The trial also involved the presentation of the entire underlying medical malpractice case. Plaintiff called Dr. David P. Roye, a pediatric orthopedic surgeon, who confirmed injury at the level of T4 precisely where the hook was placed and further testified that Dr. Atkins breached the standard of care by placing the hook in a manner that blocked the circulation to the spinal cord and/or actually caused the hook to come in contact with her spinal cord. Plaintiff called Dr. Wilbur L. Smith, a pediatric radiologist, who testified that the ischemia occurred at the level of T3/T4 and that he was certain that the damage occurred at the time of placement of the hook. He opined that the hook cut off the blood supply to the cord but did not strike the cord.

    Defendants called Dr. Allen L. Carl, a pediatric orthopedic surgeon, to testify that Dr. Atkins did not breach the standard of care, and that the mere fact that the blood vessels to the cord were occluded resulting in cord death did not implicate negligence. Defendants also called Dr. Jerome A. Barakos, a neuroradiologist, who testified that that he was certain that the cord had not been struck, that vessels are occluded all the time in such surgery, and that he believed the damage was caused by a stroke in the spinal cord at the same level as the hook placement. Defense counsel argued that the Plaintiff failed to prove the precise mechanism of injury and/or that such injury was caused by a breach of the standard of care.

    Plaintiff presented a number of damages witnesses concerning the implications of the paralysis and presented a Life Care Plan through Betty S. Overbey, R.N. in the amount of $2,600,000. The jury deliberated for 90 minutes and returned a verdict for the Plaintiff for $4,000,000. Defendants requested the opportunity to file post-verdict motions.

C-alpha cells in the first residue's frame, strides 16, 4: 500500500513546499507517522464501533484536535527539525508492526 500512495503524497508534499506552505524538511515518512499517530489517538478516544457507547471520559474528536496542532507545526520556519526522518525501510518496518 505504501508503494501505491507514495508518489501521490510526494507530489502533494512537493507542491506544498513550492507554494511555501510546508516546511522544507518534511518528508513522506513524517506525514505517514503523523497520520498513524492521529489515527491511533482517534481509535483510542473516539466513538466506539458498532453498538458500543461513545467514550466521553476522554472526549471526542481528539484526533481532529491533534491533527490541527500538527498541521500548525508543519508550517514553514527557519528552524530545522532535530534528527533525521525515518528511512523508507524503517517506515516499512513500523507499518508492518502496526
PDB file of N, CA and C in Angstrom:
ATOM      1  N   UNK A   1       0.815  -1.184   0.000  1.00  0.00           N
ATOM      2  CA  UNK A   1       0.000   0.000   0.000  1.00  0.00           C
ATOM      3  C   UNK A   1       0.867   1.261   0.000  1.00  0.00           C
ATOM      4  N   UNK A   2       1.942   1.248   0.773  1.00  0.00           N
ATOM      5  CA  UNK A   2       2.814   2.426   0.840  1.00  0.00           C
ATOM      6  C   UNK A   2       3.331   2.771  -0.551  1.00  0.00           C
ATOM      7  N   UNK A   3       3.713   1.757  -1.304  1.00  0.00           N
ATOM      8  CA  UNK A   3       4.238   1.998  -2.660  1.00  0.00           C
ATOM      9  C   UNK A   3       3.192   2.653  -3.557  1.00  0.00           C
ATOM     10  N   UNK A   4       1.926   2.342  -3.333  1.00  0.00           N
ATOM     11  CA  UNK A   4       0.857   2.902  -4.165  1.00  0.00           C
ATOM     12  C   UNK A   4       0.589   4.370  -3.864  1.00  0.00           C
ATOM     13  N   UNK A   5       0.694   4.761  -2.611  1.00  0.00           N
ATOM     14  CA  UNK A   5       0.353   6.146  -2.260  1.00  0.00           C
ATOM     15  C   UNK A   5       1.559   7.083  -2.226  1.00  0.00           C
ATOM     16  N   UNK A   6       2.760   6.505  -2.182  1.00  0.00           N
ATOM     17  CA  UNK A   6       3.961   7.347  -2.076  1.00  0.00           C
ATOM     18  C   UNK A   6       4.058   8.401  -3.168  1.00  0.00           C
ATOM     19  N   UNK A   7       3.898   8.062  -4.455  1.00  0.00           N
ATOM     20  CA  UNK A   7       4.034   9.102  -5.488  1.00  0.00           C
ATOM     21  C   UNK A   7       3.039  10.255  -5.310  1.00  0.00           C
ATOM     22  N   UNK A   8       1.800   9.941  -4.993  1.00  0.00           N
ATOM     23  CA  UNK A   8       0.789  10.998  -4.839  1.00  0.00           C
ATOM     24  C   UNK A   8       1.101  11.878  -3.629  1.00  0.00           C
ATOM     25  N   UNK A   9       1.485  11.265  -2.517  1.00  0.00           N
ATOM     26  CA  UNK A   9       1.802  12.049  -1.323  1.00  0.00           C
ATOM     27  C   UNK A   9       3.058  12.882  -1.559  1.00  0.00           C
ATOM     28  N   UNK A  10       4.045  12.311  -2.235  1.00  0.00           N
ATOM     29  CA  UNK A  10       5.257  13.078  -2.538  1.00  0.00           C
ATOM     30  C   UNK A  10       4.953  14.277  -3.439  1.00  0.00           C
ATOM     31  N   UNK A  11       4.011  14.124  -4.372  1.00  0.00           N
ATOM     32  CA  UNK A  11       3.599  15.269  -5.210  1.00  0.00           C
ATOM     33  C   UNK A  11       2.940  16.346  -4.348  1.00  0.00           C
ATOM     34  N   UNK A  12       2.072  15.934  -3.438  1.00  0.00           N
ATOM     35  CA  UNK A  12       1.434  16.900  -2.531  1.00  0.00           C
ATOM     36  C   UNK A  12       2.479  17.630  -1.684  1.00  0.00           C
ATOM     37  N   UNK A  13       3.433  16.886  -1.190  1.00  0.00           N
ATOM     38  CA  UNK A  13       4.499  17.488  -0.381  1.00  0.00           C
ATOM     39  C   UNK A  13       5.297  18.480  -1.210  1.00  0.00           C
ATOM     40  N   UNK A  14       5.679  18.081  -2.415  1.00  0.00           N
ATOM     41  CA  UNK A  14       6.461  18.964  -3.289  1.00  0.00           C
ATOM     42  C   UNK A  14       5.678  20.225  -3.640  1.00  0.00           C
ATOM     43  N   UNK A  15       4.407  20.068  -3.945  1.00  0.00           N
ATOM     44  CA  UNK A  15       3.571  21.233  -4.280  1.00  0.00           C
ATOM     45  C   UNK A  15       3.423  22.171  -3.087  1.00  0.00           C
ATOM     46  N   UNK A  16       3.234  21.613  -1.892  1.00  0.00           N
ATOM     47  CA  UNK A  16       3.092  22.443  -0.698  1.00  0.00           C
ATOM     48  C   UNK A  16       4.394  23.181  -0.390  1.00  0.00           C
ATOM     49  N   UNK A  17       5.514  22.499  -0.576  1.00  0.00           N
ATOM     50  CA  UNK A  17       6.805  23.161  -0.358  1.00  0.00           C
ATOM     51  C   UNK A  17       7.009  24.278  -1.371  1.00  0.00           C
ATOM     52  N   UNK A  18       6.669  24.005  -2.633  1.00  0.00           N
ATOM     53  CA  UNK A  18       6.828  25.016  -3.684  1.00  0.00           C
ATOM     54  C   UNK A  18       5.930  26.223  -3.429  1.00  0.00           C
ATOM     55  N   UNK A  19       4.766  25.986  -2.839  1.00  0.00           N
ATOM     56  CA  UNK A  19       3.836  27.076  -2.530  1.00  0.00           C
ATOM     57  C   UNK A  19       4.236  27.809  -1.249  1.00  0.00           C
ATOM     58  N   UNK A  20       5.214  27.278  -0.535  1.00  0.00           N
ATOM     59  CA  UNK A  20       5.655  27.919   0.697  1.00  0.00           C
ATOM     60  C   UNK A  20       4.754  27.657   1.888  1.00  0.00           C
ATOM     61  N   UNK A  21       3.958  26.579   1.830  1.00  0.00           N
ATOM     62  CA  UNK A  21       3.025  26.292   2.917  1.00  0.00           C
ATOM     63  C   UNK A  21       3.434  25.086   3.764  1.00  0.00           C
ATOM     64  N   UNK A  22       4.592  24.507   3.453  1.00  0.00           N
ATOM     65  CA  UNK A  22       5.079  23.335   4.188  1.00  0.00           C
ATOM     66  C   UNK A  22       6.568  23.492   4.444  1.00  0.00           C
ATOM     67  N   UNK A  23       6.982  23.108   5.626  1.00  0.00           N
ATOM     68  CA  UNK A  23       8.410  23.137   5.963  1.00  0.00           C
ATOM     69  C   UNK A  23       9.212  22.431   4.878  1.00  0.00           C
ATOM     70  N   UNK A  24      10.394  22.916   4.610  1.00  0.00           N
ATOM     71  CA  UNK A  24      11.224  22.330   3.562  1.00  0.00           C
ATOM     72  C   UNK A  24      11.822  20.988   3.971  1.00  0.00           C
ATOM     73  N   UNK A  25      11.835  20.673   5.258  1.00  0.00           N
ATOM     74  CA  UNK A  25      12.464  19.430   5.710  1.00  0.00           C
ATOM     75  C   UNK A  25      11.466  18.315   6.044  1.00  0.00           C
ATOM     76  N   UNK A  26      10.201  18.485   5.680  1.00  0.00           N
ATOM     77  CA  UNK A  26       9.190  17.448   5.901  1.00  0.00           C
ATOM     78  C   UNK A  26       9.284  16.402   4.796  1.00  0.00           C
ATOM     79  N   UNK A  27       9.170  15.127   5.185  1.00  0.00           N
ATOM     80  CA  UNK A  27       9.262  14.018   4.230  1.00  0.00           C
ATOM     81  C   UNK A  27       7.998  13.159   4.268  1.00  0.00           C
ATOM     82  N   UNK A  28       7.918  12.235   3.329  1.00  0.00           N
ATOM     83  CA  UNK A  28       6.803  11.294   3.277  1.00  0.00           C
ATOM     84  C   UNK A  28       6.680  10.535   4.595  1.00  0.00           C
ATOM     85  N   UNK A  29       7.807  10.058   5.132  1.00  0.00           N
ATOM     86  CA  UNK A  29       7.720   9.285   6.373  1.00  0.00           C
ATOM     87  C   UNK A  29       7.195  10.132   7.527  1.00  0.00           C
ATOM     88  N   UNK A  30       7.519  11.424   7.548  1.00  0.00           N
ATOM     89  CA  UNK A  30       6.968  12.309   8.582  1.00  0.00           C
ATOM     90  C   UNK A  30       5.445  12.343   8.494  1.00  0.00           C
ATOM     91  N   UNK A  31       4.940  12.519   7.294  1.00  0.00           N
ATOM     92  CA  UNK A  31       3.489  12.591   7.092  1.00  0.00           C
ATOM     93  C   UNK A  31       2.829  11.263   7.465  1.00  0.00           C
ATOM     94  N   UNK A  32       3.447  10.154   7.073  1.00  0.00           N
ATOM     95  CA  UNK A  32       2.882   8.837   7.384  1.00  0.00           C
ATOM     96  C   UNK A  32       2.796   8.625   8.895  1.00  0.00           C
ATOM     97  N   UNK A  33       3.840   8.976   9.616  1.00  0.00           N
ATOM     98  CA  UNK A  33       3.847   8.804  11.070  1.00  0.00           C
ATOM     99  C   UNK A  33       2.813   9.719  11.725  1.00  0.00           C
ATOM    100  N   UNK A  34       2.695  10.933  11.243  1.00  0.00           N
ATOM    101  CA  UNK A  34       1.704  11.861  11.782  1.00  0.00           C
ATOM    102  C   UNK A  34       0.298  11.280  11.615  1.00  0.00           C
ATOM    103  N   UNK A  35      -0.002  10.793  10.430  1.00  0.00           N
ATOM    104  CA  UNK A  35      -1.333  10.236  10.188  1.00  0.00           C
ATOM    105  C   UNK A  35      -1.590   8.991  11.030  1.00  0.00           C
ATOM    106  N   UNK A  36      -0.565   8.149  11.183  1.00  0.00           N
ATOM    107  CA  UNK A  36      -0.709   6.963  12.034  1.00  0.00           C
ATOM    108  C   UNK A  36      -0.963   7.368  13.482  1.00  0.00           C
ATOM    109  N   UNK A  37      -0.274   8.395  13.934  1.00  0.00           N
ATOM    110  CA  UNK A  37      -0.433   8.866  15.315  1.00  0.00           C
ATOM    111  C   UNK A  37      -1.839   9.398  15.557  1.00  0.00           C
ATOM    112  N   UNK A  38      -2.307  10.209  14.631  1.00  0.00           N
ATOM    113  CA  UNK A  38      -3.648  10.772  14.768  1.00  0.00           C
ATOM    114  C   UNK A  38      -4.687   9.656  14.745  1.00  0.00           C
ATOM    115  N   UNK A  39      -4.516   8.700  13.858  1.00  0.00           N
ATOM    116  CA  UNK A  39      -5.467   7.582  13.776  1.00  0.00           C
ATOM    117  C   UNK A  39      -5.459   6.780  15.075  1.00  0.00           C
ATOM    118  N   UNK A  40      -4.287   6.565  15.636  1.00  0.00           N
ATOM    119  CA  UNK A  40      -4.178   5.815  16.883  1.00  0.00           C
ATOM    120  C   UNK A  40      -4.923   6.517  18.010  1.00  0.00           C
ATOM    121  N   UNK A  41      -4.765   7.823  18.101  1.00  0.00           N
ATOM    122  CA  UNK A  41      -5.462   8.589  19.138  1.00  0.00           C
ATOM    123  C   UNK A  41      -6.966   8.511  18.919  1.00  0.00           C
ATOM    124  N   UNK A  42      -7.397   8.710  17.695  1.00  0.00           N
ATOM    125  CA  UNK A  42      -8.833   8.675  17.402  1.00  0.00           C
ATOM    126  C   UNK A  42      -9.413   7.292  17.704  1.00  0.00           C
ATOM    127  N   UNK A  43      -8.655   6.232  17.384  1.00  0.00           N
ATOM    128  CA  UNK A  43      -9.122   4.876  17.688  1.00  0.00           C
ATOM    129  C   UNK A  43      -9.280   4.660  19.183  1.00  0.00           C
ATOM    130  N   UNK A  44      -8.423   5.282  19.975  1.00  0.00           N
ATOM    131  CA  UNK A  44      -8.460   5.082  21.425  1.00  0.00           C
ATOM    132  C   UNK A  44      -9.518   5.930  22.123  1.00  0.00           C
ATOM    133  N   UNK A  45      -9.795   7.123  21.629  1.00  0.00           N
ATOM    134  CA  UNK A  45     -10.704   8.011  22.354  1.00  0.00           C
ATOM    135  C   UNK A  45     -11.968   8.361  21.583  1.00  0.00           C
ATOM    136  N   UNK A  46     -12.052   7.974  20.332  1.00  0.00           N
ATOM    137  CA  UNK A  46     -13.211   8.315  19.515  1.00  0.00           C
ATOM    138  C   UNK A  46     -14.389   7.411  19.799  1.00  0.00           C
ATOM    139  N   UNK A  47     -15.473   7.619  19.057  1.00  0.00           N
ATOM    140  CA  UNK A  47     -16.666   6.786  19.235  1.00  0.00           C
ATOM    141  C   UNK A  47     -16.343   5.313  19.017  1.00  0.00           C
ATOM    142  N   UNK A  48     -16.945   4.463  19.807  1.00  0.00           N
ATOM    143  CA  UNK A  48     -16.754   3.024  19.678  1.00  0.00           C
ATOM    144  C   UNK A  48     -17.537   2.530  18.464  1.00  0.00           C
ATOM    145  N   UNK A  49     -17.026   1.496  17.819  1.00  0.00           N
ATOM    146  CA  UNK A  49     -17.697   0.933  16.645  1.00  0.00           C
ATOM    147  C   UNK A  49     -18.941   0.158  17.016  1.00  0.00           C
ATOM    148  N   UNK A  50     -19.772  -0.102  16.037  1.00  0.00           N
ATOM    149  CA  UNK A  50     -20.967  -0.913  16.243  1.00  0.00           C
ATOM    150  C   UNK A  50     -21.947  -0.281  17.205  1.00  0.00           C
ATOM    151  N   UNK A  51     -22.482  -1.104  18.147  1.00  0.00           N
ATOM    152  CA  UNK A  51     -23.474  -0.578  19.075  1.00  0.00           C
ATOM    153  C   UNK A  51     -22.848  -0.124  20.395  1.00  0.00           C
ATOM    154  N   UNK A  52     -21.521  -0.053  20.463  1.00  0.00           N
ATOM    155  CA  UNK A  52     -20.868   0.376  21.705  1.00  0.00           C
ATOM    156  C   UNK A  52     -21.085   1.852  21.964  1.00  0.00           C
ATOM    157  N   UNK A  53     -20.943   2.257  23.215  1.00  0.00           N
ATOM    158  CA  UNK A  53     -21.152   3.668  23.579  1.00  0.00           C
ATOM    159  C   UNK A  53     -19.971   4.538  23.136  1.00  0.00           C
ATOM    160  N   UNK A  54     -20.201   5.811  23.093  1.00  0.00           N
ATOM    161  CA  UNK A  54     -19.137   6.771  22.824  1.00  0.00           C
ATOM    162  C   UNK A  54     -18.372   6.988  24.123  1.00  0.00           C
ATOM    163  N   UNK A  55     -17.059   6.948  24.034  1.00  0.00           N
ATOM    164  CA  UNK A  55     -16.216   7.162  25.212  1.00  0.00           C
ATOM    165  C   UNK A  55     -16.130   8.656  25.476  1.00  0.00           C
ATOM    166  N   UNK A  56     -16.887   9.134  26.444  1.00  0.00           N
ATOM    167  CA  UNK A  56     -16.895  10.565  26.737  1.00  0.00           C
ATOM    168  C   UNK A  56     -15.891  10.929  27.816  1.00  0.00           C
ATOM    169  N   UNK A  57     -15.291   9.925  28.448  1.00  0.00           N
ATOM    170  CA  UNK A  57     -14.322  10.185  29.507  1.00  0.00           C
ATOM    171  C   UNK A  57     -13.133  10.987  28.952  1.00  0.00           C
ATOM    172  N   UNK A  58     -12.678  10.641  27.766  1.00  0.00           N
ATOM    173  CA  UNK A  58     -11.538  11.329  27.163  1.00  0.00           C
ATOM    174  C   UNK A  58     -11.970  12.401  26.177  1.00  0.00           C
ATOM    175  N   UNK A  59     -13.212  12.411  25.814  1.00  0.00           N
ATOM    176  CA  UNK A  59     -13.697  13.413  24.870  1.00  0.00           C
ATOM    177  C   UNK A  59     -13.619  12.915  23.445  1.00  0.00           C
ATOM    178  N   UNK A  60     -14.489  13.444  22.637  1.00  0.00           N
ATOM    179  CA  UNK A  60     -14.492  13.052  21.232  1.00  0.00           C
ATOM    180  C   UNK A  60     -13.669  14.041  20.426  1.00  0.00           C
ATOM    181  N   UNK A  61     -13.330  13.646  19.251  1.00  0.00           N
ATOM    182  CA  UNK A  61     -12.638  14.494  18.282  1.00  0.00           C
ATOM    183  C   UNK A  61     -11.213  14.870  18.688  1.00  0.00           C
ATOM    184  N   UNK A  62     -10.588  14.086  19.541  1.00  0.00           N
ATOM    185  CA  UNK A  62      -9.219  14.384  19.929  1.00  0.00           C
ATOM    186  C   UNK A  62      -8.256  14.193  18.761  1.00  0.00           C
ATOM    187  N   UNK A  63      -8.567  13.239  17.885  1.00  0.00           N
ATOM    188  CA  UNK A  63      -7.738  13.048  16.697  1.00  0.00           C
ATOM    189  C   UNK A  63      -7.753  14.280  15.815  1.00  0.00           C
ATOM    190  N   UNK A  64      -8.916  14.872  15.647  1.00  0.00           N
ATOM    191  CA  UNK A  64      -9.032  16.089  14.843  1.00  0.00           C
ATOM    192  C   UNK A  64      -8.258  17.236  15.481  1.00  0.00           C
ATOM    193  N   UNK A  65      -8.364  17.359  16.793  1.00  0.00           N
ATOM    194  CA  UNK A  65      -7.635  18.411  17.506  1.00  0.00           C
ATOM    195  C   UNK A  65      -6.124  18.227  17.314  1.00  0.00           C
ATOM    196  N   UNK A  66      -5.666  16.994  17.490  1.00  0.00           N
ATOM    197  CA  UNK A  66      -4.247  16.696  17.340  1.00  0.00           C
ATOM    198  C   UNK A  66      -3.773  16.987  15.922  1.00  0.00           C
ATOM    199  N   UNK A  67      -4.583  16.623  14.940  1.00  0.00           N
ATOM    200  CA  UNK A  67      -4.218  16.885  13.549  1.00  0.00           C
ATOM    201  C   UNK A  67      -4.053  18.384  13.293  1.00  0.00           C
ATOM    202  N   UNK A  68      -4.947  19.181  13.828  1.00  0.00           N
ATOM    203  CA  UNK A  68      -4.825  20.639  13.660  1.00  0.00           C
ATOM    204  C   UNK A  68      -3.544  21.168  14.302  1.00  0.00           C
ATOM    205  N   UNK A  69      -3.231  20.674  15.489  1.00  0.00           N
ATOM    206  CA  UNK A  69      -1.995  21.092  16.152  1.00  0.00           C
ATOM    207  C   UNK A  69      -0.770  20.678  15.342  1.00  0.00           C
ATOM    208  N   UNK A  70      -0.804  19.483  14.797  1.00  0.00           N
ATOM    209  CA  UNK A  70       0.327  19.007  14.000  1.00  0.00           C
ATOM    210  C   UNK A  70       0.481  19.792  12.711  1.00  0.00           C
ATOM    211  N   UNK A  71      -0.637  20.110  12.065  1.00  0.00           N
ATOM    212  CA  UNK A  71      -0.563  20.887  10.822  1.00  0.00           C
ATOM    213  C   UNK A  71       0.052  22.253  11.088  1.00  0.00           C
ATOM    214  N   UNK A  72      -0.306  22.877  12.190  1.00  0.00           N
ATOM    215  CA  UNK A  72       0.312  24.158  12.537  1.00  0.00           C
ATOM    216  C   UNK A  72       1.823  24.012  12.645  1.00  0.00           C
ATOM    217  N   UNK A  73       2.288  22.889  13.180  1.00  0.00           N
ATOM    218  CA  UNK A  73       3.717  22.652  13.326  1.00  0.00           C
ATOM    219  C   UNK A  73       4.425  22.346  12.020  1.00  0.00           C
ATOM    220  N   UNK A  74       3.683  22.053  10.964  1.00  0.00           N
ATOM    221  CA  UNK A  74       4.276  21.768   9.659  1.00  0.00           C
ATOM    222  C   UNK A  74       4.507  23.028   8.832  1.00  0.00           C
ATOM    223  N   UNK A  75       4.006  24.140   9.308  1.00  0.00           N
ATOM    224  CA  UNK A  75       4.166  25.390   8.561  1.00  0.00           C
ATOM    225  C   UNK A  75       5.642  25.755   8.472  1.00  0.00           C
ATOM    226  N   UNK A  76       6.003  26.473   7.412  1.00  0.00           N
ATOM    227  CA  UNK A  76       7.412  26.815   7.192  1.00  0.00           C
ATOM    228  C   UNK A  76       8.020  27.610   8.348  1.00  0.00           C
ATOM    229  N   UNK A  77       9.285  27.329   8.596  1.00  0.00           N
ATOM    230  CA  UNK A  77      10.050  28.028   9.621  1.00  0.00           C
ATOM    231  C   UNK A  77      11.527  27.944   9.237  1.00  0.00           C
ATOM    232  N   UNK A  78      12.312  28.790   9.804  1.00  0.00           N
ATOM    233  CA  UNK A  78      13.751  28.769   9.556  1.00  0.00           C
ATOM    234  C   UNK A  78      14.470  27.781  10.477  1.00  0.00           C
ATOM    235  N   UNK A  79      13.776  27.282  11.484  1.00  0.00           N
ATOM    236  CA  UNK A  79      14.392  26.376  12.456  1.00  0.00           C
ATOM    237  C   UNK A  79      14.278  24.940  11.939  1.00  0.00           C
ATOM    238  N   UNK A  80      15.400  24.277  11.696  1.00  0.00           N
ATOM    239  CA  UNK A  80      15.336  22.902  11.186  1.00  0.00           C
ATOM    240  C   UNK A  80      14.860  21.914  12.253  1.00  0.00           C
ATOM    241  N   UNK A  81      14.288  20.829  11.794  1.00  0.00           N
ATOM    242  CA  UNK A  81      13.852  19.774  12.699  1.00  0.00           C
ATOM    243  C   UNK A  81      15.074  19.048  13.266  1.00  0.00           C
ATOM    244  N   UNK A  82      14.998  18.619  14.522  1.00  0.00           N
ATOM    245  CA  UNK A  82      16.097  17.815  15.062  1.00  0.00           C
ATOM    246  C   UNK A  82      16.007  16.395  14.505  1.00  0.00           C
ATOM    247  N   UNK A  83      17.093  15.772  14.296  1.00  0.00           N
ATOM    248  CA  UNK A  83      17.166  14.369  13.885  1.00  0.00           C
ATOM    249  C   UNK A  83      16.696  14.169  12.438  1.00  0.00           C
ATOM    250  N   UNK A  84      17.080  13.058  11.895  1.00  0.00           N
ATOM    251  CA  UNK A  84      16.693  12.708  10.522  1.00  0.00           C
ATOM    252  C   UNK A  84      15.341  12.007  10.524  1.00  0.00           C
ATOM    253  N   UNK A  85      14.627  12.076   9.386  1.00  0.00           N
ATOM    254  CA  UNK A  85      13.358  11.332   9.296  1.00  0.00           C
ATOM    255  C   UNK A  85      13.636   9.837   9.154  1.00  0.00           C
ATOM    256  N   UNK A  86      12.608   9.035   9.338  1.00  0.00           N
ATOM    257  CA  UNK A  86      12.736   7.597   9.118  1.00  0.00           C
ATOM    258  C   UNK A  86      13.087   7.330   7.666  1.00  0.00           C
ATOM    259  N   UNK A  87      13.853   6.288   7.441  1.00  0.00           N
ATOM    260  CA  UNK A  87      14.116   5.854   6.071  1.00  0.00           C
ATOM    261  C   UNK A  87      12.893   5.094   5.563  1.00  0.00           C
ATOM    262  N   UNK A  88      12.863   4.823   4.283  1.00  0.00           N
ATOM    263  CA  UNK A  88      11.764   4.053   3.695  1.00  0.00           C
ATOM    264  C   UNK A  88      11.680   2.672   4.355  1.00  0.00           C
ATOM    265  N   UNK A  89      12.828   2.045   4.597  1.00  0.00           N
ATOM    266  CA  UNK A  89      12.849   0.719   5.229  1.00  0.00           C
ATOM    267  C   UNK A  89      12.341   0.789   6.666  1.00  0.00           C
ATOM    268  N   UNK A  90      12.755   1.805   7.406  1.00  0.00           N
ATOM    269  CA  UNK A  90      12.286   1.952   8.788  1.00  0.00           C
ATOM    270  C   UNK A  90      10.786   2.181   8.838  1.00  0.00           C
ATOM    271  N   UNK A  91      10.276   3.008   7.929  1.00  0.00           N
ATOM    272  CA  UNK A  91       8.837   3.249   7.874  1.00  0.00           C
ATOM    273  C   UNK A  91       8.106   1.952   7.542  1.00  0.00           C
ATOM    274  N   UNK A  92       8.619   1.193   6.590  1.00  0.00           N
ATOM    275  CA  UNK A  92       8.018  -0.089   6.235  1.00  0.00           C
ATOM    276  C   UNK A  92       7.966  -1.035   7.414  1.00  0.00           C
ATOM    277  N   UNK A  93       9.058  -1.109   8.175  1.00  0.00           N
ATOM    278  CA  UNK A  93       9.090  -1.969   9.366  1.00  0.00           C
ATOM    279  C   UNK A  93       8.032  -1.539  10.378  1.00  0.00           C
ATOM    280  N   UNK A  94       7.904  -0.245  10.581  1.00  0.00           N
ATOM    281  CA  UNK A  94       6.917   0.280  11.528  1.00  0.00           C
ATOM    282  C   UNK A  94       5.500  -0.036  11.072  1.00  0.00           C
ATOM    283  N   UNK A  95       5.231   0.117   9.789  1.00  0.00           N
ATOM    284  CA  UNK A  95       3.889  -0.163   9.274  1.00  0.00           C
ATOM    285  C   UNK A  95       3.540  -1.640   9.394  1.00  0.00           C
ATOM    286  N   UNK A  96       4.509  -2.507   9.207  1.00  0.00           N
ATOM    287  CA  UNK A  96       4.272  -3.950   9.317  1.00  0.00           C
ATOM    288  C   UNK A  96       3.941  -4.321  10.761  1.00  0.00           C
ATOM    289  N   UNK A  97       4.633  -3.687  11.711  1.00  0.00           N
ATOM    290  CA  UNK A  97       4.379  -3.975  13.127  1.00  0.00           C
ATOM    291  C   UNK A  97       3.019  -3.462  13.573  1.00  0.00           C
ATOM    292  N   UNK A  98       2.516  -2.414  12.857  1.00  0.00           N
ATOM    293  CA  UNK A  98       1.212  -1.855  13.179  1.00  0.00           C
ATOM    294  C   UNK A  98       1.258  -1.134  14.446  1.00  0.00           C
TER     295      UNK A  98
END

Type of case: Legal malpractice lawsuit

    Name of case: Sarah E. Gilbert v Paulson & Nace, PLLC and Barry J. Nace, Esq.

    Court: Richmond Circuit Court

    Tried before: Jury

    Verdict or settlement: Verdict

    Date of verdict: September 27, 2013

    Special damages: $2.6 million life care plan

    Demand: $1,700,000

    Offer: $260,000

    Amount: $4,000,000

    Attorneys for plaintiff: H. Aubrey Ford and Stephanie E. Grana (Richmond) – Cantor Stoneburner Ford Grana & Buckner

    Attorneys for defendant: John O. Easton and Carol T. Stone (Fairfax) – Jordan Coyne & Savits

    Plaintiff’s experts: Thomas E. Albro, Esq. (legal) ; Dr. David P. Roye (pediatric orthopaedic surgery) ; Dr. Wilbur L. Smith (pediatric radiology) ; Betty S. Overbey (life care plan)

    Defendant’s experts: Gary B. Mims, Esq. (legal) ; Dr. Allen L Carl (orthopaedic surgeon) ; Dr. Jerome A. Barakos (neuroradiology)

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  • $4 Million

    Medical Malpractice

    The plaintiff, a 34 year old, young mother, was scheduled for a repeat C-section, but went into labor 9 days early on August 1, 2010. Labor progressed quickly. She delivered a healthy baby girl vaginally, with no complications.

    After delivery, plaintiff complained of sharp, abdominal pain and 10/10 pain unrelieved by morphine. Moderate bleeding was then noted. The obstetrician came bedside and decided to perform a manual exploration and curette procedure. After this procedure, he ruled out uterine scar rupture, which is a risk for any patient who delivers vaginally following a previous C-section delivery (“VBAC”), and continued to treat plaintiff for uterine atony or a loss in tone of the uterus. No blood products were ordered or transfused and the plaintiff was not taken to the operating room for exploratory surgery. For the next 1 ½ hours, plaintiff was consistently hypotensive (low blood pressure) and tachycardia (fast pulse) and the two nurses who remained bedside noted “moderate” bleeding. The obstetrician acknowledged that he was kept apprised and a blood draw revealed lower hemoglobin and hematocrit values than prior to delivery, but not abnormal for a postpartum patient. When the obstetrician came bedside, the plaintiff was becoming restless and short of breath. She coded within minutes thereafter.